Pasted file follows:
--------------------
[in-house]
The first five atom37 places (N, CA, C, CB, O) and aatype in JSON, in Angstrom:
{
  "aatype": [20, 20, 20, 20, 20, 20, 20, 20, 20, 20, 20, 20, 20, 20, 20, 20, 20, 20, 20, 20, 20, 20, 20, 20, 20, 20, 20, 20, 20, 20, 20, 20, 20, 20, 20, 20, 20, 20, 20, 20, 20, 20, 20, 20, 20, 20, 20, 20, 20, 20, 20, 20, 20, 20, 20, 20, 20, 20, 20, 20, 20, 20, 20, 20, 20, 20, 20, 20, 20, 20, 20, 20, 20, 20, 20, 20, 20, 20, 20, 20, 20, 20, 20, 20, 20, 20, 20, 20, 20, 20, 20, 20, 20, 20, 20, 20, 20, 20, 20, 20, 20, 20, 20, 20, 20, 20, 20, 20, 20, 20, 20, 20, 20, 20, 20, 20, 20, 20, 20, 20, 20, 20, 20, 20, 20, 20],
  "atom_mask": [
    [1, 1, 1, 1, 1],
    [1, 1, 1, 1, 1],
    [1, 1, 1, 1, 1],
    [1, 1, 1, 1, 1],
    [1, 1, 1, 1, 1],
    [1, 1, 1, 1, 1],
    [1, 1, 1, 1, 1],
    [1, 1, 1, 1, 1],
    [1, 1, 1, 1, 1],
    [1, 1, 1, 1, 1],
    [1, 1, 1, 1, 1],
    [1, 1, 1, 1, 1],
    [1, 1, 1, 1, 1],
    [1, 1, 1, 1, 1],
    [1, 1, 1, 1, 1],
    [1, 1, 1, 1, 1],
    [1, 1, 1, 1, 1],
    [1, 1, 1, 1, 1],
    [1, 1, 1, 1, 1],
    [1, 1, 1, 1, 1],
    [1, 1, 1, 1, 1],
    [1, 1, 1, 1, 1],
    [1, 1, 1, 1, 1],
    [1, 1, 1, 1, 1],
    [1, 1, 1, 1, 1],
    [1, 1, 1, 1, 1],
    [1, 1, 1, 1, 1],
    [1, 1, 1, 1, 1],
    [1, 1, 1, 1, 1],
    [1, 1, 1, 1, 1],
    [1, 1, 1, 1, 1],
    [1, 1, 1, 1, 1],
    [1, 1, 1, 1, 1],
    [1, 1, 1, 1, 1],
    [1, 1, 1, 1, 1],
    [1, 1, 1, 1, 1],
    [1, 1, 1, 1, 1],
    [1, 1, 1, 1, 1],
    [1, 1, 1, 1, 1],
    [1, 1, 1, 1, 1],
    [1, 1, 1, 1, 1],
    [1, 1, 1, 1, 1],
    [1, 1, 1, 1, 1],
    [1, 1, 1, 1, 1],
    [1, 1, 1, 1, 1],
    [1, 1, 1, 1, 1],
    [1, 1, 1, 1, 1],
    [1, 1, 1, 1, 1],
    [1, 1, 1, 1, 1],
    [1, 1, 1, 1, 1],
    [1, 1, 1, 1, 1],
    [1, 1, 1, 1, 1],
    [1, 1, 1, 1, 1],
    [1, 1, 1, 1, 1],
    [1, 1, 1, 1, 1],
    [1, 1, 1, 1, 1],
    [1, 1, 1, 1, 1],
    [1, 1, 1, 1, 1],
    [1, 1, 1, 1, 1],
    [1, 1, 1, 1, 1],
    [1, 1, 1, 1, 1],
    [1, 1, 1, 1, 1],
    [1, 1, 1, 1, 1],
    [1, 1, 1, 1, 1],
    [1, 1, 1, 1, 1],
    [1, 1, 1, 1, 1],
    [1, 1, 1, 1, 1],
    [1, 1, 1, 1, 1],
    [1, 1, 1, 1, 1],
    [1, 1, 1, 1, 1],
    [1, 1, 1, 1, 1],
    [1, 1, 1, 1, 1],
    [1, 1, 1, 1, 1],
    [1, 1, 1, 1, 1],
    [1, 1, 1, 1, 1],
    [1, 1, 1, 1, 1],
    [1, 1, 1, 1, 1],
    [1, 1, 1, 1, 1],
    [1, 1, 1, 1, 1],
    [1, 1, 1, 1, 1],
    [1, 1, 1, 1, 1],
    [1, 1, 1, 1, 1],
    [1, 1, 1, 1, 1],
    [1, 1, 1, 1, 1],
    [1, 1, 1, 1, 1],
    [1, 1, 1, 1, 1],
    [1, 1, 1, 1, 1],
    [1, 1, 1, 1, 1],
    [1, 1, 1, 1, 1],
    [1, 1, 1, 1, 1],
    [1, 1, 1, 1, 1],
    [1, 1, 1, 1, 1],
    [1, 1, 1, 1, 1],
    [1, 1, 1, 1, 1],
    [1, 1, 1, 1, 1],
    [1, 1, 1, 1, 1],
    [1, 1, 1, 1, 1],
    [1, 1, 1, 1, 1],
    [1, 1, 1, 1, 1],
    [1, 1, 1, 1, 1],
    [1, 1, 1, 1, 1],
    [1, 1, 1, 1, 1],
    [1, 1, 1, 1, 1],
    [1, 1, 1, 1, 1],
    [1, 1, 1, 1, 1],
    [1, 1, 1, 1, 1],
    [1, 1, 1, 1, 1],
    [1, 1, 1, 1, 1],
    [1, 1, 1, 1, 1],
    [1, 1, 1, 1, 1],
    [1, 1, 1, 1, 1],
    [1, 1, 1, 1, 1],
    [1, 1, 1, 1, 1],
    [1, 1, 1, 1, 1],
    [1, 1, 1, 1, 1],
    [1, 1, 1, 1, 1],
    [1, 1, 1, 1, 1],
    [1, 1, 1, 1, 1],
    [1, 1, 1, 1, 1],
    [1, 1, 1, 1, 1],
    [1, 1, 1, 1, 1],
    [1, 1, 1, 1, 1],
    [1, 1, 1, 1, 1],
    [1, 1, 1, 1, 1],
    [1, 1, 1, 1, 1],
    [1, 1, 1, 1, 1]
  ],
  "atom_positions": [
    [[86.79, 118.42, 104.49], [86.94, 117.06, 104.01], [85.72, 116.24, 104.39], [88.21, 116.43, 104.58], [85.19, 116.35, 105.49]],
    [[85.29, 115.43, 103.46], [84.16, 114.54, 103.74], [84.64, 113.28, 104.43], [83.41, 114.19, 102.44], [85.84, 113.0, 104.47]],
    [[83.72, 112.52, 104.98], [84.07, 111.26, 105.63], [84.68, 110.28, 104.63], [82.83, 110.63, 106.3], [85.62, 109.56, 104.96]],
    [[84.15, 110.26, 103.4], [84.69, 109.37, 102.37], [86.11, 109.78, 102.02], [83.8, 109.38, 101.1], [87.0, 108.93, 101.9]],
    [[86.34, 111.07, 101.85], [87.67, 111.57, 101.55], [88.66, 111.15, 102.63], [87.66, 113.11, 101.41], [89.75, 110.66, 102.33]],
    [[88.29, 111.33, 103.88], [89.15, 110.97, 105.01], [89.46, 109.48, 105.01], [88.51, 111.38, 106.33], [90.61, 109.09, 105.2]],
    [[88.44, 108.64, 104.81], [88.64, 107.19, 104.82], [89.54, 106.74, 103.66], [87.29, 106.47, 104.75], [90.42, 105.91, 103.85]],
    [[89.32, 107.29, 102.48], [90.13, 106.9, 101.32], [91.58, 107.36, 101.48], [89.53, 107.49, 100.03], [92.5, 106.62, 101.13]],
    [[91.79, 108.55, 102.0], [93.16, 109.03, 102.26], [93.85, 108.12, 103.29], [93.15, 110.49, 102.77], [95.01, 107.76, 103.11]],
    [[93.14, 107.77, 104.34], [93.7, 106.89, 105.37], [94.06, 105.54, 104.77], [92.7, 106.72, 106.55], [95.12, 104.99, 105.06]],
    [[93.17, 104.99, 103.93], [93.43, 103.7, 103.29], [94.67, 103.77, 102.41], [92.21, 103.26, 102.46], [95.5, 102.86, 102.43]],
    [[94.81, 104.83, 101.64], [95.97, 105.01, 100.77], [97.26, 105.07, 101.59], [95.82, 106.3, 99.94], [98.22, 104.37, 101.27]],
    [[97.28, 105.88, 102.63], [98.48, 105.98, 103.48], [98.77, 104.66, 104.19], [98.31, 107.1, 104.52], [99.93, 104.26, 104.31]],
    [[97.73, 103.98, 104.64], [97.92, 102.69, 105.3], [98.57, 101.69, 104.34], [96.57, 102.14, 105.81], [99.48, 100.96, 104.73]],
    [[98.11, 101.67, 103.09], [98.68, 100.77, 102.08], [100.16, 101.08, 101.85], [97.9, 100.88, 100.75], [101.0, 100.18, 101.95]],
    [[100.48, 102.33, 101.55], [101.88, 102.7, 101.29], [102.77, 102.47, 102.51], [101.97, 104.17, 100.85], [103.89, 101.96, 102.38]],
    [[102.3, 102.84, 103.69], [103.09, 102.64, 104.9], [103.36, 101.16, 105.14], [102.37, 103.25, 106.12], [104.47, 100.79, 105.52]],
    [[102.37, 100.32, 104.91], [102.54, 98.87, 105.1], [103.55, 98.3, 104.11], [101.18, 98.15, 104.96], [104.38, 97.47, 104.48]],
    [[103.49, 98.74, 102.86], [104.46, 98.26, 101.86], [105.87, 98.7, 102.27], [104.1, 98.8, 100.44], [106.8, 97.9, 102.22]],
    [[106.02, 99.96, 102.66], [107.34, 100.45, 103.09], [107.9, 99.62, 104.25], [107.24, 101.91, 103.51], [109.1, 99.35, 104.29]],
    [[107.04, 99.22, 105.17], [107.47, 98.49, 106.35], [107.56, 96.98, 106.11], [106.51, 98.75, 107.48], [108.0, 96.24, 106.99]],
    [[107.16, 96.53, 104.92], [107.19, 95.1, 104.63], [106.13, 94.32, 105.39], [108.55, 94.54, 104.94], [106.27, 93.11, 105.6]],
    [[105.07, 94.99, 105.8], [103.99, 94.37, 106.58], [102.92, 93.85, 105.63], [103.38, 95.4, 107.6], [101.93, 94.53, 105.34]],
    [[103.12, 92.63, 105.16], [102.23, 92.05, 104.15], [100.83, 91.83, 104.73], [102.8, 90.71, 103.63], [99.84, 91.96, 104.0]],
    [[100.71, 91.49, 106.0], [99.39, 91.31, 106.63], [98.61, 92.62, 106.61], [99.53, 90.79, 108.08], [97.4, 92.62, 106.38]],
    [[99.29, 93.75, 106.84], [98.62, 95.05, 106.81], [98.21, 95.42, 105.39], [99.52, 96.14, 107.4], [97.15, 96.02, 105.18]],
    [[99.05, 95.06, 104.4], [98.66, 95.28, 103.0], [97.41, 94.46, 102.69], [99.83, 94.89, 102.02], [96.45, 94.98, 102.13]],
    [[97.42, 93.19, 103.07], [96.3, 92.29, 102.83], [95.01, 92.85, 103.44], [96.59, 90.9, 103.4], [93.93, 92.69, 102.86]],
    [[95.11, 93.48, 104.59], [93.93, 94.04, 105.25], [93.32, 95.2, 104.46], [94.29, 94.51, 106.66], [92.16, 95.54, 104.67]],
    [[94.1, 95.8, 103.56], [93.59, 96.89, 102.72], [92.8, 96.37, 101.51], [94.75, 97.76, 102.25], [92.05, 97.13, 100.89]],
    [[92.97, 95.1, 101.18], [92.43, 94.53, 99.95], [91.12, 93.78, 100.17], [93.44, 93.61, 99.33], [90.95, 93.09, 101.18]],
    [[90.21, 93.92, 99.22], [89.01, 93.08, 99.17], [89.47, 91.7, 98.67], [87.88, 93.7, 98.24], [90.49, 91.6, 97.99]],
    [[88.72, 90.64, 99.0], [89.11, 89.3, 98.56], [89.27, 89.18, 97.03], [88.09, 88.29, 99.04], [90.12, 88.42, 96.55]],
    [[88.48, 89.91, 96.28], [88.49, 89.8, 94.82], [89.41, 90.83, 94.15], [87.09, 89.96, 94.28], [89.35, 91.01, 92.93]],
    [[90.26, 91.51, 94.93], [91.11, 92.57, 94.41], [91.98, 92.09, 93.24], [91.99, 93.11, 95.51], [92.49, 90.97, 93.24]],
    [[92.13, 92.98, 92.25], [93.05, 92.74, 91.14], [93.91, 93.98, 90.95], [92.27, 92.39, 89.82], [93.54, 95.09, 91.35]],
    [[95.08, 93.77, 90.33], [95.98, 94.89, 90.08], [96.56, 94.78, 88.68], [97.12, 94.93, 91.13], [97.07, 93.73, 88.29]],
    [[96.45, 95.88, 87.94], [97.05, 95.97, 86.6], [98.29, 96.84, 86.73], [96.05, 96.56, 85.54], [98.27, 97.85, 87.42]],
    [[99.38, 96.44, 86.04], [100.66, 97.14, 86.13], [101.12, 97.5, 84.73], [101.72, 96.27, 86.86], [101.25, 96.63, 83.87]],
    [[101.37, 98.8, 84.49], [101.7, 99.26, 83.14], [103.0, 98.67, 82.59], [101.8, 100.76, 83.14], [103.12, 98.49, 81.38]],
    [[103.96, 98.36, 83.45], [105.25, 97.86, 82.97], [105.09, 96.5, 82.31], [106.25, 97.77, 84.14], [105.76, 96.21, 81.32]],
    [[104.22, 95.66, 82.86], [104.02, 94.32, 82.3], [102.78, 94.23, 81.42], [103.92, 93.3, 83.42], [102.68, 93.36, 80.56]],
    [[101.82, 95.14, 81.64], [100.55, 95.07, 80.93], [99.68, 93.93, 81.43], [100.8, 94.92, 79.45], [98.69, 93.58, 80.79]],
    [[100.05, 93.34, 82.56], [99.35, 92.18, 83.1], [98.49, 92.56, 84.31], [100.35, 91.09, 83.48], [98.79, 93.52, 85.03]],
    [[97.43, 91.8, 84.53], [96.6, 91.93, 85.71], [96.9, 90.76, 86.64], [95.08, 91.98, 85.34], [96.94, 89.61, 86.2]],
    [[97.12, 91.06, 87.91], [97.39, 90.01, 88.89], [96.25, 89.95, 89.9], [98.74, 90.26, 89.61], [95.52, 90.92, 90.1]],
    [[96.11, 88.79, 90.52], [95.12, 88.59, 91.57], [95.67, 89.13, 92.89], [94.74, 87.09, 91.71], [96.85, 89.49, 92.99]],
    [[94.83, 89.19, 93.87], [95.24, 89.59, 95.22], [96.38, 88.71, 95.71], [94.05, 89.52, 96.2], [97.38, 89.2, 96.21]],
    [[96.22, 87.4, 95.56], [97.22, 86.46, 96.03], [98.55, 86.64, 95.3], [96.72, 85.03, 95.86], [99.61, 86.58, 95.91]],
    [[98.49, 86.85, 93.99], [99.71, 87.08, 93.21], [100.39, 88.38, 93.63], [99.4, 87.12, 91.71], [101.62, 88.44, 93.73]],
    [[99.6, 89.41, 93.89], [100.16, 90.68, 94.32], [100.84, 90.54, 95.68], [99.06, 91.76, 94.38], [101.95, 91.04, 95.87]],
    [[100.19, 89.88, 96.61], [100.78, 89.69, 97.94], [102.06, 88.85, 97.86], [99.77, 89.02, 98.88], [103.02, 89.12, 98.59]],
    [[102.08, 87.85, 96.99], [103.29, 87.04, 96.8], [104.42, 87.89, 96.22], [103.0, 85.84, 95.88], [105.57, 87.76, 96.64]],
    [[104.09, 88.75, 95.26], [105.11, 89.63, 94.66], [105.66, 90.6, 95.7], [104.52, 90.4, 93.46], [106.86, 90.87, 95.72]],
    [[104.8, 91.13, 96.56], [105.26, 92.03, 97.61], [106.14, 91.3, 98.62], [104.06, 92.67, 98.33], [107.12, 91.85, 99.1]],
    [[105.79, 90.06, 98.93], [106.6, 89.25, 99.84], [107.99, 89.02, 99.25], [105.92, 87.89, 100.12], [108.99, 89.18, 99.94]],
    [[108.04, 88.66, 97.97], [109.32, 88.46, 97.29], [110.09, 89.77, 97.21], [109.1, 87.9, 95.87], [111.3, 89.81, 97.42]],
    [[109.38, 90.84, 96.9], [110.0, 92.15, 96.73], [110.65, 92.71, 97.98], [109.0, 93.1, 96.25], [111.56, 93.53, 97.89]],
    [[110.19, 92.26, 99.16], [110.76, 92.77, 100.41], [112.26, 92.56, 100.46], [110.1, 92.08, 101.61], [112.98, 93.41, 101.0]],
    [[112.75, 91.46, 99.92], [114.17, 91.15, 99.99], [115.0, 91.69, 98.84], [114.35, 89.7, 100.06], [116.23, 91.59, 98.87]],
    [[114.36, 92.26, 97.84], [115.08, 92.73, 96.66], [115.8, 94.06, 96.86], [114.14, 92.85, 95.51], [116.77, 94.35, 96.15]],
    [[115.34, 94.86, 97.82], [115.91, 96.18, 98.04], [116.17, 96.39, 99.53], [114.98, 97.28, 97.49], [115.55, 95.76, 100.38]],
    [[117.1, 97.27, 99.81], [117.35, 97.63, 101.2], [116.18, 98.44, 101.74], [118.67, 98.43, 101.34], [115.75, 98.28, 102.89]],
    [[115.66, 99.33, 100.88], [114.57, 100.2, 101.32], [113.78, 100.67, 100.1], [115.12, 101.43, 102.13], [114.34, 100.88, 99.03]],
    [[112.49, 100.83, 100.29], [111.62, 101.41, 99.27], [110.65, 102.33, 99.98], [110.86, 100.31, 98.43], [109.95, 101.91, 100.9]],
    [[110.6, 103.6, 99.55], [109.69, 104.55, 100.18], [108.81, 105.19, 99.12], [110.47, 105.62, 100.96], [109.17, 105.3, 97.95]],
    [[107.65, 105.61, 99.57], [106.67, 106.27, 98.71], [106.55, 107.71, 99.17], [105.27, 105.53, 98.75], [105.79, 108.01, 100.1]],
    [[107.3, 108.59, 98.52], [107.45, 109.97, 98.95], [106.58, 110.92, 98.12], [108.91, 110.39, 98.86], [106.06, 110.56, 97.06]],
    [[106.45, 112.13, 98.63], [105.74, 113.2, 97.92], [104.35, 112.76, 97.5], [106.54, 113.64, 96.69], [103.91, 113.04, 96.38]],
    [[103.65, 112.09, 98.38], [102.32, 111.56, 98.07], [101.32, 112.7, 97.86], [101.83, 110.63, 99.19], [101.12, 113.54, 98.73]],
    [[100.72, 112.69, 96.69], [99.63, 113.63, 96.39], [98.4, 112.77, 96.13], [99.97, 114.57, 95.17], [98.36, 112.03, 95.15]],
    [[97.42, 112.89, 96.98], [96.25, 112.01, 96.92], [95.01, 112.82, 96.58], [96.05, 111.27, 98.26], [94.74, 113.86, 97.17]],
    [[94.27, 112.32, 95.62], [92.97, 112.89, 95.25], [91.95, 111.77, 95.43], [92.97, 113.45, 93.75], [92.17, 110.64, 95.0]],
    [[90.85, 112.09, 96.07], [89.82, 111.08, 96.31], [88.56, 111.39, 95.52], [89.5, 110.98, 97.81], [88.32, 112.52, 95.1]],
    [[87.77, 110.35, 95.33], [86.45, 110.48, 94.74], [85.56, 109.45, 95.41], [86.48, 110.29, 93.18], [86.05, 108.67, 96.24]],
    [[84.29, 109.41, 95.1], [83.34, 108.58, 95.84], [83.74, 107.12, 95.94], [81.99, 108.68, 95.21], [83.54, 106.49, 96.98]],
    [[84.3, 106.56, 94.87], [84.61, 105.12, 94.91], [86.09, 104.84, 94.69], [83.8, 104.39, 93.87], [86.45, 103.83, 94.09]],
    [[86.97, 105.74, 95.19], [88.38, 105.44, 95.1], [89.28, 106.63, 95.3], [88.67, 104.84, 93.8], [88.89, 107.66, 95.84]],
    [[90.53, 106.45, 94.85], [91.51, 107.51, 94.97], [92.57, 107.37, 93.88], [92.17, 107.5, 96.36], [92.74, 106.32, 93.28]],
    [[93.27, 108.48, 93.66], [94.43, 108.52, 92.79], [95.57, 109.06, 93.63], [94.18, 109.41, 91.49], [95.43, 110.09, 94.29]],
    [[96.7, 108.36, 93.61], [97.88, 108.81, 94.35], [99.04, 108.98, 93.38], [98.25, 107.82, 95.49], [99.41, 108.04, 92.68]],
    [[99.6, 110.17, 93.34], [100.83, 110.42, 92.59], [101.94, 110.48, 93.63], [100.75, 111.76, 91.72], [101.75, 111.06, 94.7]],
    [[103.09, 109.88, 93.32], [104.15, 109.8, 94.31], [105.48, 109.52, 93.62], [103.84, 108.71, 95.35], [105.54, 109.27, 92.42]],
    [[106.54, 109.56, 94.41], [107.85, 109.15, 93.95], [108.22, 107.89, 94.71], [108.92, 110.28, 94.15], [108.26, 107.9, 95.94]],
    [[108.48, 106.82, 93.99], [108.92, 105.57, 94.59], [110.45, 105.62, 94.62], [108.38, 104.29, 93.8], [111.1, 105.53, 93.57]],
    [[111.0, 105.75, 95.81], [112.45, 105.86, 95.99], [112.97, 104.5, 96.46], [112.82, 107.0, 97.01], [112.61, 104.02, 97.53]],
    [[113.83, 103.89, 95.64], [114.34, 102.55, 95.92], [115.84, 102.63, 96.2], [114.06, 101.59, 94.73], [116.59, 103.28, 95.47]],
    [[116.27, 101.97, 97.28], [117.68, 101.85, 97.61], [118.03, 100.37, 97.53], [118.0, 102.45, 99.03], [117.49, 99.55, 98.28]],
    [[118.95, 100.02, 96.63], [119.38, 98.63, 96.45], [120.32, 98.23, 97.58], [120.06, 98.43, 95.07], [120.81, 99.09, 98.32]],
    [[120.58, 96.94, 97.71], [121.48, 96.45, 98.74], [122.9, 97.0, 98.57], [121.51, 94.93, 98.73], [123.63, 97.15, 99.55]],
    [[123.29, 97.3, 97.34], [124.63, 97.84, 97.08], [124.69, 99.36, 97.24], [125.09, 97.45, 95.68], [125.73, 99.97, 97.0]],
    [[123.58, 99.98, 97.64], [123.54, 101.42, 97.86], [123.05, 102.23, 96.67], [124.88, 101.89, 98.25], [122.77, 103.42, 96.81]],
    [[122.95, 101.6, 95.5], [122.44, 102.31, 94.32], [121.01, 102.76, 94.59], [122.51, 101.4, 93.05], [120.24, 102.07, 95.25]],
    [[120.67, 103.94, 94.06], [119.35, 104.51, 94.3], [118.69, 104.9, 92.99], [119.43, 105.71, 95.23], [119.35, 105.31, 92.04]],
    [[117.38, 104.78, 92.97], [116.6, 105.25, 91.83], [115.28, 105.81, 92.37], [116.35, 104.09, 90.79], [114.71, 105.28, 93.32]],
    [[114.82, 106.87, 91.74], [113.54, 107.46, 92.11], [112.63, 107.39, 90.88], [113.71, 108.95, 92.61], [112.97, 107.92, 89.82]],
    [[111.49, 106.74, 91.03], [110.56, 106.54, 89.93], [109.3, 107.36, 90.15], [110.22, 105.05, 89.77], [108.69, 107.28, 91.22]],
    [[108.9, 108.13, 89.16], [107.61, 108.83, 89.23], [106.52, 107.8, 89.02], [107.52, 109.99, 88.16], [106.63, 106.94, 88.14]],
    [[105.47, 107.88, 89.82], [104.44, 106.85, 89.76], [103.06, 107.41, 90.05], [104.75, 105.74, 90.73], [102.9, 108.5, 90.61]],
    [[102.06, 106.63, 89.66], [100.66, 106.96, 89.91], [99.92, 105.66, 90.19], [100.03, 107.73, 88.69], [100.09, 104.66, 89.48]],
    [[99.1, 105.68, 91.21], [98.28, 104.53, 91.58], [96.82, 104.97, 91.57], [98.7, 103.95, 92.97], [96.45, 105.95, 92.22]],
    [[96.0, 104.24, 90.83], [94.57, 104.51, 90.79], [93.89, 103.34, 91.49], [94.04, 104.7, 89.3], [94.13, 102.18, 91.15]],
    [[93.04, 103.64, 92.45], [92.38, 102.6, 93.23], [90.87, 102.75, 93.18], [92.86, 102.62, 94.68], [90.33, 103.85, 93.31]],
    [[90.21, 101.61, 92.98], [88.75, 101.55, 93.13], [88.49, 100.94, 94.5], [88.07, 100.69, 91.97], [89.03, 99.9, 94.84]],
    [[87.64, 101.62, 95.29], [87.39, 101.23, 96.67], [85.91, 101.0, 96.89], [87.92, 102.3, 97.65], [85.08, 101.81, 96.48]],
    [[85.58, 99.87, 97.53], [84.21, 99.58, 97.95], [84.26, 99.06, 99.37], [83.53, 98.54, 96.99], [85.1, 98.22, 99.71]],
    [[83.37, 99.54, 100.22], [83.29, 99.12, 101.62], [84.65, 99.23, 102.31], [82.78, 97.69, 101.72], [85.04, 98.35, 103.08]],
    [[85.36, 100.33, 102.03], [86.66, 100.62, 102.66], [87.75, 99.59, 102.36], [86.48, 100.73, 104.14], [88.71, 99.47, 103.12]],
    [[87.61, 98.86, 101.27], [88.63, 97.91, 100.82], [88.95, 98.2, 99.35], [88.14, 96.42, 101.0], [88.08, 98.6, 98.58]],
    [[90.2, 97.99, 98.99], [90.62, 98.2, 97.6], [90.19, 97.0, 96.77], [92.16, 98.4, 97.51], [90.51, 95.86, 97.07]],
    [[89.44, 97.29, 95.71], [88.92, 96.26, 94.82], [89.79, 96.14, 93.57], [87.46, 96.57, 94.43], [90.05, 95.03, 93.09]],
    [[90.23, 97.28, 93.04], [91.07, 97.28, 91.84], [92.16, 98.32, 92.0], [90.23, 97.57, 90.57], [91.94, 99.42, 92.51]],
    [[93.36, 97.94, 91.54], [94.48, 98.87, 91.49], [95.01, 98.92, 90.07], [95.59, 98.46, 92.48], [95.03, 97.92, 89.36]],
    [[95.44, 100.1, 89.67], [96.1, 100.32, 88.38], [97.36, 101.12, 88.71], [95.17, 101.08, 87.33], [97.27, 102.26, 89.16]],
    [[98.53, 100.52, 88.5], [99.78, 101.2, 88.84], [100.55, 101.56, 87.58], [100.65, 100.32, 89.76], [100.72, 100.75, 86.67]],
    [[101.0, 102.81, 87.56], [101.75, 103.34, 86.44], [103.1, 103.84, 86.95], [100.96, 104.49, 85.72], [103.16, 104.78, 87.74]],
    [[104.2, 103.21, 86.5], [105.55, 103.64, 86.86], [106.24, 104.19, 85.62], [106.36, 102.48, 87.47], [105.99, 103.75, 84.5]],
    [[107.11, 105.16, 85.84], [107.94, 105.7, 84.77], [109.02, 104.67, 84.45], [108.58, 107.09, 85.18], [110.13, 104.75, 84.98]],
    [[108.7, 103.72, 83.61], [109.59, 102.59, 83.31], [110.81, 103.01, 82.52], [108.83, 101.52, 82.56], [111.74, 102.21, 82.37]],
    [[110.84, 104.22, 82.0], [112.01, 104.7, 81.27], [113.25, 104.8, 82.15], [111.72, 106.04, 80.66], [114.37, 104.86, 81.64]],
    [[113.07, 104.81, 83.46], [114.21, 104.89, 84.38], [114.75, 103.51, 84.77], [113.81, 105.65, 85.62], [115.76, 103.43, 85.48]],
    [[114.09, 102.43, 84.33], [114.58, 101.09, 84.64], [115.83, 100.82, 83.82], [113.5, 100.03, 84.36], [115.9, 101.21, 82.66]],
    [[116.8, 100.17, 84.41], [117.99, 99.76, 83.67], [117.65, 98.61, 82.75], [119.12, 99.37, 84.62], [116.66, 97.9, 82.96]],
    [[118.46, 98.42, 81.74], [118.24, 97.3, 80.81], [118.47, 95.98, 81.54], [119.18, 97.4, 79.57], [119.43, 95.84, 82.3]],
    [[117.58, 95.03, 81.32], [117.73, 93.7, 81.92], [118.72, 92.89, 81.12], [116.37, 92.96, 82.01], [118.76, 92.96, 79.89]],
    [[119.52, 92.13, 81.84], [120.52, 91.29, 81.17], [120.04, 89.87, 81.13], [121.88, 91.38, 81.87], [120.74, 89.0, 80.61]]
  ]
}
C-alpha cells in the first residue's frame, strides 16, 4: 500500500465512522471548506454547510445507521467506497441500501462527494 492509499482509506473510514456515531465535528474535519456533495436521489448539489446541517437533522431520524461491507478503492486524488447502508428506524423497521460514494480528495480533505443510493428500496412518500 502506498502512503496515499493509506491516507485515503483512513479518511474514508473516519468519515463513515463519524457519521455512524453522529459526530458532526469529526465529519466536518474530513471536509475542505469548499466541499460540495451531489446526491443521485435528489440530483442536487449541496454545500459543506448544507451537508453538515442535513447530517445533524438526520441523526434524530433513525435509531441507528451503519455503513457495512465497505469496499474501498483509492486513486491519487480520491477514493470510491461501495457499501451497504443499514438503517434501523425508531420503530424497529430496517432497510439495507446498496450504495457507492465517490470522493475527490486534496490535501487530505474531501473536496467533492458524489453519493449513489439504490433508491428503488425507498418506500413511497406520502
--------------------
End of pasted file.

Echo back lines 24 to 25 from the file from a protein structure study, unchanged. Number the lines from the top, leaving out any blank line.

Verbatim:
    [1, 1, 1, 1, 1],
    [1, 1, 1, 1, 1],